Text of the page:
Spectrum Will Enhance Crash Avoidance and other High-Tech Safety Features
WASHINGTON, July 13, 2017 – The Federal Communications Commission today expanded the spectrum available for vehicular radars that are used for a variety of purposes, including safety applications like collision avoidance and adaptive cruise control. Access to this additional spectrum will enable continued innovation in this space, allowing these radars to better distinguish between objects in areas close to the vehicle. This action will improve performance for applications such as lane change warnings, blind spot detection, parking aids, “stop and follow”, “stop and go”, autonomous braking, and pedestrian detection.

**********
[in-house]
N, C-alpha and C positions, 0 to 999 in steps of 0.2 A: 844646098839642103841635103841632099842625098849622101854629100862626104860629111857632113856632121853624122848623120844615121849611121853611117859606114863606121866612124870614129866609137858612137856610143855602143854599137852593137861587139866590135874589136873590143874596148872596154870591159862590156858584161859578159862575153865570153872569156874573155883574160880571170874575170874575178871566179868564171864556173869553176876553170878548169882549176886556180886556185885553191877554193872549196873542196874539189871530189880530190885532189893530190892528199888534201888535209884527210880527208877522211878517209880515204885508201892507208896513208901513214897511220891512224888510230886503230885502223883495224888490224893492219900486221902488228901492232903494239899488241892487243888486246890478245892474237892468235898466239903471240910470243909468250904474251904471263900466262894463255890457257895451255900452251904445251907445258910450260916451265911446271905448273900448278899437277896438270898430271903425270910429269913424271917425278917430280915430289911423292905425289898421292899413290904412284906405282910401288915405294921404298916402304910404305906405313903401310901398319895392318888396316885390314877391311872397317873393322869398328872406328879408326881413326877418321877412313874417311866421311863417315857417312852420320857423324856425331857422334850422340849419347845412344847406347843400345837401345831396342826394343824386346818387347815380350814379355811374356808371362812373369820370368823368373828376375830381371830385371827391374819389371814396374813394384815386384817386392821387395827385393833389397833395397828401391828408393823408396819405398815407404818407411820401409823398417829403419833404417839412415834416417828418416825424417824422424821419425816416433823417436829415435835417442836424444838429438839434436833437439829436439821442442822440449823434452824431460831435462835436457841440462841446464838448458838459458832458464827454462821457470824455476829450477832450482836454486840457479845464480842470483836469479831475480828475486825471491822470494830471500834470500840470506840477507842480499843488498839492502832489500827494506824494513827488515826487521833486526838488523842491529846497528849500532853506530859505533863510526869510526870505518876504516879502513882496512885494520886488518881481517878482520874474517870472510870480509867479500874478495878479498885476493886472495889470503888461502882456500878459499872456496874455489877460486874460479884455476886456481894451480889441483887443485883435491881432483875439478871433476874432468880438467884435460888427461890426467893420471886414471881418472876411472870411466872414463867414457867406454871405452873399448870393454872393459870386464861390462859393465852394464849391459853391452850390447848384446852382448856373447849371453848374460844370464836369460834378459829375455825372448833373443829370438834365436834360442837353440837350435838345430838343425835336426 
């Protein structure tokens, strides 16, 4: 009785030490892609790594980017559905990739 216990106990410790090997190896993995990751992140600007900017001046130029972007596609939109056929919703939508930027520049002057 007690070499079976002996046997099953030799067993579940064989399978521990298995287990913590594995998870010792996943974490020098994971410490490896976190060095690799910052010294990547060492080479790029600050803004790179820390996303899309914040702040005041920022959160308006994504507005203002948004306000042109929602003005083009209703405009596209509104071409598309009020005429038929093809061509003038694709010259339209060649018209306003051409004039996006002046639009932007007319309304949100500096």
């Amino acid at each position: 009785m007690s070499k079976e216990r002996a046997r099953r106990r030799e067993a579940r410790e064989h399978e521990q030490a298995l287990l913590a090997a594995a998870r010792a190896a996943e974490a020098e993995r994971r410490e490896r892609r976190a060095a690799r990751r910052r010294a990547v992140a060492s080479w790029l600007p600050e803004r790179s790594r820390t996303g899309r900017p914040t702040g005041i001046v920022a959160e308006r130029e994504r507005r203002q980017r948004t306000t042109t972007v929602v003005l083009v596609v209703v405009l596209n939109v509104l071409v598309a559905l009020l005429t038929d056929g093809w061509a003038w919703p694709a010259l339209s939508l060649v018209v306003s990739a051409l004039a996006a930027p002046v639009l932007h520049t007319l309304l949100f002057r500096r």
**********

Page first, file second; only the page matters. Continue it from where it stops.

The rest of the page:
The Commission’s action expands the current 76-77 GHz spectrum allocation to include the entire 76-81 GHz band and transitions radars out of the 24 GHz band. This is consistent with the spectrum that is available internationally, avoiding the need to customize the radars in vehicles for different markets.
The Order also permits the use of this band for fixed and mobile radars at airports that are used for important safety applications, such as the detection of debris on runways that could harm aircraft on take-off and landing. Making the entire 76-81 GHz band available at airports will allow for improvements to these existing technologies as well as promote the development of new safety applications, such as wingtip radars that can help aircraft avoid collisions with objects while moving on airport grounds.
Action by the Commission July 13, 2017 by Report and Order (FCC 17-94). Chairman Pai, Commissioners Clyburn and O’Rielly approving and issuing separate statements.
ET Docket No. 15-26
Document Type: News Release
Bureau(s): Engineering & Technology